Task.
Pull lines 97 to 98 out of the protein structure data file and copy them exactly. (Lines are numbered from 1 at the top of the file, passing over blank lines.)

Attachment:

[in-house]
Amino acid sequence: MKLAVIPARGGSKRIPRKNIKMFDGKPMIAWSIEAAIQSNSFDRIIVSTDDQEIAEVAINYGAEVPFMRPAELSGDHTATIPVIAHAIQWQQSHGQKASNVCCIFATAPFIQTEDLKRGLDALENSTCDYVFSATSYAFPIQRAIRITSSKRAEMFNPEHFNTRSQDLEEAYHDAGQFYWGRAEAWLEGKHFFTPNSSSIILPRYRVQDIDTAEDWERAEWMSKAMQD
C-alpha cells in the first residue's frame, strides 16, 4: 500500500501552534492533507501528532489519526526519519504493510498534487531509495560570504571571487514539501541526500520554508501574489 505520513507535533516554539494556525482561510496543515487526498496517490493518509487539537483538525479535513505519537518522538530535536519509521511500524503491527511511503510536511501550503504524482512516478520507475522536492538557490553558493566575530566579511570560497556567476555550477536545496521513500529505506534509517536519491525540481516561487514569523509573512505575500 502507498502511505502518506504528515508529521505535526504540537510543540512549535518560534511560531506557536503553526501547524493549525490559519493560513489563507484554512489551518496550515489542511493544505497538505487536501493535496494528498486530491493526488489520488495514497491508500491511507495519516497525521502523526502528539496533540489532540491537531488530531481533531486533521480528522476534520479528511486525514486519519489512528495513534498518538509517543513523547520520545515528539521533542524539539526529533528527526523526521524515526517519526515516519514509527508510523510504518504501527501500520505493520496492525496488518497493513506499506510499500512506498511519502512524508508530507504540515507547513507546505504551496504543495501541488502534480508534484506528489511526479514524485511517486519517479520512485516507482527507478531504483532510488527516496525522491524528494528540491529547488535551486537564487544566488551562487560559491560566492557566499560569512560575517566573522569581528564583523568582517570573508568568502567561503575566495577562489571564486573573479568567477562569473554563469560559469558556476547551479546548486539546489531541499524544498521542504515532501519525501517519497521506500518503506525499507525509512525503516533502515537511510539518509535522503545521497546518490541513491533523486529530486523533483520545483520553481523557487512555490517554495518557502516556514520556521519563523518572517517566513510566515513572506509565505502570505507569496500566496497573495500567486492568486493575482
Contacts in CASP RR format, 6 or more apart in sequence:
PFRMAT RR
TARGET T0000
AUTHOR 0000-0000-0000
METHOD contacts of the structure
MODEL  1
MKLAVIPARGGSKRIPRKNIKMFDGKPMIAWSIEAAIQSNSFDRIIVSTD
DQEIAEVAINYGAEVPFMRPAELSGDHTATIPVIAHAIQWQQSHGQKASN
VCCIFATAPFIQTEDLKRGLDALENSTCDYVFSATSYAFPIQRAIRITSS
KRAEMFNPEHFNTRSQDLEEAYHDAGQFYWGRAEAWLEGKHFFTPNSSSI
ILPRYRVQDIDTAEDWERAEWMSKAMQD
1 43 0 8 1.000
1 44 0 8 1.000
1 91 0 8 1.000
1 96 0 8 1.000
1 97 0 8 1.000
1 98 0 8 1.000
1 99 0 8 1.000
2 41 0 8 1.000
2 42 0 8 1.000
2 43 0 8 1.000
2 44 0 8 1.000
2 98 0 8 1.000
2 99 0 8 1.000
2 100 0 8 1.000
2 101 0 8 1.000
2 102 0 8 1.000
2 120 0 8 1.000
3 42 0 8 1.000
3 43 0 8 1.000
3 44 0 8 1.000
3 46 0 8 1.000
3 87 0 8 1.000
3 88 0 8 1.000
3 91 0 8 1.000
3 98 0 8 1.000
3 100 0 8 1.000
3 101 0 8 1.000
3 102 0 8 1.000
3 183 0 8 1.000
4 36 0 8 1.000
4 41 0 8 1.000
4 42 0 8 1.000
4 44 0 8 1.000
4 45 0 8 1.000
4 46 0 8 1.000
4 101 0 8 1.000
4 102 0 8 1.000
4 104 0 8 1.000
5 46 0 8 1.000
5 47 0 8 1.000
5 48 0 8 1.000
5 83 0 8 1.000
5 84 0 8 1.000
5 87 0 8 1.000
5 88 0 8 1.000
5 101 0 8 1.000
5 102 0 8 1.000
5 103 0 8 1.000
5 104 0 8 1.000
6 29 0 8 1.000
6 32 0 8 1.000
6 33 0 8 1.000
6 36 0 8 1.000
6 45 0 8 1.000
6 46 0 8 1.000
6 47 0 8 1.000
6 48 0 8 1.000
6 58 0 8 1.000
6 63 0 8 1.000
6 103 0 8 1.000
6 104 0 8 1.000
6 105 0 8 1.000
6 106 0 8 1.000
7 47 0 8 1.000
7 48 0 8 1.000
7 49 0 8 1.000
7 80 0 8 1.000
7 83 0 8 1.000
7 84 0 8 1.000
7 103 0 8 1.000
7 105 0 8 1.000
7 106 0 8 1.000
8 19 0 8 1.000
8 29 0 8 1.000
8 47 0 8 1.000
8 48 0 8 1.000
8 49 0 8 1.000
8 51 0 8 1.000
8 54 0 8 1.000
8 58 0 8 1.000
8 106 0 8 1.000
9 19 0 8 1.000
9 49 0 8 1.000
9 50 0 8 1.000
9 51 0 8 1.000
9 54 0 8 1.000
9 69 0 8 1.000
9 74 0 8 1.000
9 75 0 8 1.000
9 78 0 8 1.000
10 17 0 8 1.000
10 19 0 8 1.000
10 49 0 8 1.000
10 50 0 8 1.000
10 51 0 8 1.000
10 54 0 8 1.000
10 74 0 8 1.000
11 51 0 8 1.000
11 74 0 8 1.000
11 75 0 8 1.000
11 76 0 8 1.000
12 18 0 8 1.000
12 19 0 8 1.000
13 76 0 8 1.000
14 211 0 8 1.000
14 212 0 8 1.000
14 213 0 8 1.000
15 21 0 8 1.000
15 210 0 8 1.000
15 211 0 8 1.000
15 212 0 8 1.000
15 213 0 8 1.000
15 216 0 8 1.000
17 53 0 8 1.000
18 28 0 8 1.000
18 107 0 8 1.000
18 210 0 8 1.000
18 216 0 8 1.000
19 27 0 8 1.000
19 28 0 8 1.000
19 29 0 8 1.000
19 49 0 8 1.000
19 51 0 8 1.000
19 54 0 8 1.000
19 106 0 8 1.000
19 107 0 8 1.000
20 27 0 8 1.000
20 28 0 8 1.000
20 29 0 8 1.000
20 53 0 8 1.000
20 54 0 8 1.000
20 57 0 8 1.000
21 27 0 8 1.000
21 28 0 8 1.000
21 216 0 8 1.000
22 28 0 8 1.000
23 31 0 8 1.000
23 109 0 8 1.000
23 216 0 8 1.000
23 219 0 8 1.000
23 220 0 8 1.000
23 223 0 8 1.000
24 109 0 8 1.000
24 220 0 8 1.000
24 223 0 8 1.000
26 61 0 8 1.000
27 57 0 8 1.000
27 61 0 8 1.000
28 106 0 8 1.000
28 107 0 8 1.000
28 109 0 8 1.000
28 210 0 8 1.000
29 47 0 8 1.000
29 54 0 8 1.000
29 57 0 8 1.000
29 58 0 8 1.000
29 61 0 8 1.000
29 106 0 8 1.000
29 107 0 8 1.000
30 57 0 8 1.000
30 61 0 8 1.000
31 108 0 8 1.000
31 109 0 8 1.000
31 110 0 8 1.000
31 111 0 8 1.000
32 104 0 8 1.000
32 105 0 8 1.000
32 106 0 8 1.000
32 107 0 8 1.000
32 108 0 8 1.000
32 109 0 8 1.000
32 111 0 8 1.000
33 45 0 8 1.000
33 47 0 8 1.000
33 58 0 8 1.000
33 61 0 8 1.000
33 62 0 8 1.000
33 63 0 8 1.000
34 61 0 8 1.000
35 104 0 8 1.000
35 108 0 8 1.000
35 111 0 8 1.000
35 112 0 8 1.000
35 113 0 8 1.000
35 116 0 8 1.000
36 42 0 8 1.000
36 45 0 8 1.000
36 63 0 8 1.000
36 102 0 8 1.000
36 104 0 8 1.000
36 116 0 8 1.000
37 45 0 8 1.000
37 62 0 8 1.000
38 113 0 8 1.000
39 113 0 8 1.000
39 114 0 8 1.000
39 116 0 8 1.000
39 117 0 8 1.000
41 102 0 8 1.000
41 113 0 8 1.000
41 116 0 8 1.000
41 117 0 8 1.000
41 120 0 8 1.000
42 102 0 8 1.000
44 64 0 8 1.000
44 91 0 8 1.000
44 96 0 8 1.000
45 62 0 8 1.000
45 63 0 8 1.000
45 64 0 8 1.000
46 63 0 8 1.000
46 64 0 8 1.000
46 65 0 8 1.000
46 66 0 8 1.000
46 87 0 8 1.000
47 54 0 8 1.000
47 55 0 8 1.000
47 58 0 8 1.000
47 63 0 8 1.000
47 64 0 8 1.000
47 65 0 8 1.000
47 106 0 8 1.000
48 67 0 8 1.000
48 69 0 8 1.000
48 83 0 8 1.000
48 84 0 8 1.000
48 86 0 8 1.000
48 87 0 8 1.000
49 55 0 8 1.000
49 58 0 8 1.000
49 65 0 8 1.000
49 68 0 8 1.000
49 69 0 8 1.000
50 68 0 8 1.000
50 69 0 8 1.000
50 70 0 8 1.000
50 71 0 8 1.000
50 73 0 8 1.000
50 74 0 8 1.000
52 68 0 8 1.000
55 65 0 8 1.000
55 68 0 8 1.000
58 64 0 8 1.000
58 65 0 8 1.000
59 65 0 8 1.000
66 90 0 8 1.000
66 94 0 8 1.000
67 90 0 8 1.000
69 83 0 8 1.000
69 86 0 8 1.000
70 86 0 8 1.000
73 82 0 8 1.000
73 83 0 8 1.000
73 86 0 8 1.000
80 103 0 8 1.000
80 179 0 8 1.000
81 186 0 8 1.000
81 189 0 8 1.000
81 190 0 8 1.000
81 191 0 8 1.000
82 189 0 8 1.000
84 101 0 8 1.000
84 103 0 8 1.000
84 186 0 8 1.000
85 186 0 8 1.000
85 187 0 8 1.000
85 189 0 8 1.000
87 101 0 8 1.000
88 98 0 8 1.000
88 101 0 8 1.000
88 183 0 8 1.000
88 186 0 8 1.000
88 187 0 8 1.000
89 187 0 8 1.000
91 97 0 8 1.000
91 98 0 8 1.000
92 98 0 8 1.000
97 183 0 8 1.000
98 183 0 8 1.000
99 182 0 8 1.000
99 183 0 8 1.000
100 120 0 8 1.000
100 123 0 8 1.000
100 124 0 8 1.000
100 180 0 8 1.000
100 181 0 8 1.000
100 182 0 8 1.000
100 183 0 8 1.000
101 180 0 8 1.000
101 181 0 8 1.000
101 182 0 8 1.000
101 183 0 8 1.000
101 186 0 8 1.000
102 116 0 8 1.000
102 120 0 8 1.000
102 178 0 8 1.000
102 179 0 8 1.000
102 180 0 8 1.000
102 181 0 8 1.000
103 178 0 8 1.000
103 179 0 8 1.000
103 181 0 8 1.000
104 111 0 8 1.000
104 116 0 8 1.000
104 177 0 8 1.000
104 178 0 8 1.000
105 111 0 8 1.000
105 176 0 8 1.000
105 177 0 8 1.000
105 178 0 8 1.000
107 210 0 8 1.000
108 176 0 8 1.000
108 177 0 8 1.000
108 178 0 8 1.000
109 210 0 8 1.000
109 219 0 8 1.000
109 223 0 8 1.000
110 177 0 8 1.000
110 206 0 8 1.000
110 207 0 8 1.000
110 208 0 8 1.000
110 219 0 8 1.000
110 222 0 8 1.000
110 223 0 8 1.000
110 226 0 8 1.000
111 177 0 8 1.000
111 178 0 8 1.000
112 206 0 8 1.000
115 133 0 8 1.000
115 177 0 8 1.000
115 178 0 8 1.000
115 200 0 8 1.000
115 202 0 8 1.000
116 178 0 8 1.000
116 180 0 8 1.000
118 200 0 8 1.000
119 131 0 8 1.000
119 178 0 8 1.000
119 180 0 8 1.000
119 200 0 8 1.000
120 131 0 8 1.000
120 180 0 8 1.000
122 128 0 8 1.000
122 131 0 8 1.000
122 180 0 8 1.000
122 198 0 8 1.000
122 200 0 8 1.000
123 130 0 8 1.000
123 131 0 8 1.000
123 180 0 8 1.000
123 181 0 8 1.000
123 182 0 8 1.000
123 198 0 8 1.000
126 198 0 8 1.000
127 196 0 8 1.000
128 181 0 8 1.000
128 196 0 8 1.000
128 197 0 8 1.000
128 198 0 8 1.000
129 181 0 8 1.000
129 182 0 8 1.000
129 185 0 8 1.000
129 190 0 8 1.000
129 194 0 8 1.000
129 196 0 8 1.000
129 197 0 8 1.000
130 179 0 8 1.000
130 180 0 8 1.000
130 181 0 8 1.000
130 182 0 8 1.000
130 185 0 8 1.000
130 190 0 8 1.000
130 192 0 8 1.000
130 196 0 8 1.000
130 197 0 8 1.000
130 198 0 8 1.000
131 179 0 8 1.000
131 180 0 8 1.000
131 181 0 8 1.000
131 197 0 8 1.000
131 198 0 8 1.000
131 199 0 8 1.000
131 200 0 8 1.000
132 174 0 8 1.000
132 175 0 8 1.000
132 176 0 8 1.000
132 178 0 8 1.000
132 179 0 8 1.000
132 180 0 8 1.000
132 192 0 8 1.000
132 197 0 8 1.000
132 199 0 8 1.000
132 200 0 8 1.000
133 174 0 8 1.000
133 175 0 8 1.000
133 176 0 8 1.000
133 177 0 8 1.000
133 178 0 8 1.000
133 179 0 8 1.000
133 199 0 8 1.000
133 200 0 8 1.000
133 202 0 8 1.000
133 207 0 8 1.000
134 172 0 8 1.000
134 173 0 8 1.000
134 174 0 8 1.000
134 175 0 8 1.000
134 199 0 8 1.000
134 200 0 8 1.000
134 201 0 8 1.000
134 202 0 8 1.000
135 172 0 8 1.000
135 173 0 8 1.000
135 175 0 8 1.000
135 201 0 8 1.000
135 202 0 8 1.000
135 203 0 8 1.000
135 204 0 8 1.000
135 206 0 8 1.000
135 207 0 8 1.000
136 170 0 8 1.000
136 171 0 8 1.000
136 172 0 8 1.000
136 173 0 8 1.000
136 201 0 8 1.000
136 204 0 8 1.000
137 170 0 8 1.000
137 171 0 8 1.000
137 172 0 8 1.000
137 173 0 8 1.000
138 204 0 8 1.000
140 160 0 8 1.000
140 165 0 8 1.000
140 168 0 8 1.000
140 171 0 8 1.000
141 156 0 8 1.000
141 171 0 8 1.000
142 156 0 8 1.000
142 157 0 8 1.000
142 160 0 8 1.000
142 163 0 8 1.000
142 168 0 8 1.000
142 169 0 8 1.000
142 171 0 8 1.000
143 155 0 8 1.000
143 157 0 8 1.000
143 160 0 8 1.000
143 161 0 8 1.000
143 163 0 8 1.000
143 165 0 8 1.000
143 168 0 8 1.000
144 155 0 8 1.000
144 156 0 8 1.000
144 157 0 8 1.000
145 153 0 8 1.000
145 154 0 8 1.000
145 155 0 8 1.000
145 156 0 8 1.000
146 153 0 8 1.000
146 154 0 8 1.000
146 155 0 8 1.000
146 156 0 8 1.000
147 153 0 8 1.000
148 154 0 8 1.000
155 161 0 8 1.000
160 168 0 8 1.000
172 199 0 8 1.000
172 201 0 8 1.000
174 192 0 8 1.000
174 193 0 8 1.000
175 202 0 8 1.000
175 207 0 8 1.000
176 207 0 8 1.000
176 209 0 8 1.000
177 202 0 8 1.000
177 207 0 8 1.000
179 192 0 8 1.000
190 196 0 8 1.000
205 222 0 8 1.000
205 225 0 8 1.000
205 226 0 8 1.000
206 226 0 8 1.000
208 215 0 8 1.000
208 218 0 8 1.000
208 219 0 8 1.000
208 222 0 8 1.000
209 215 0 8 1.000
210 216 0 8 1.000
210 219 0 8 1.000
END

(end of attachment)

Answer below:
9 49 0 8 1.000
9 50 0 8 1.000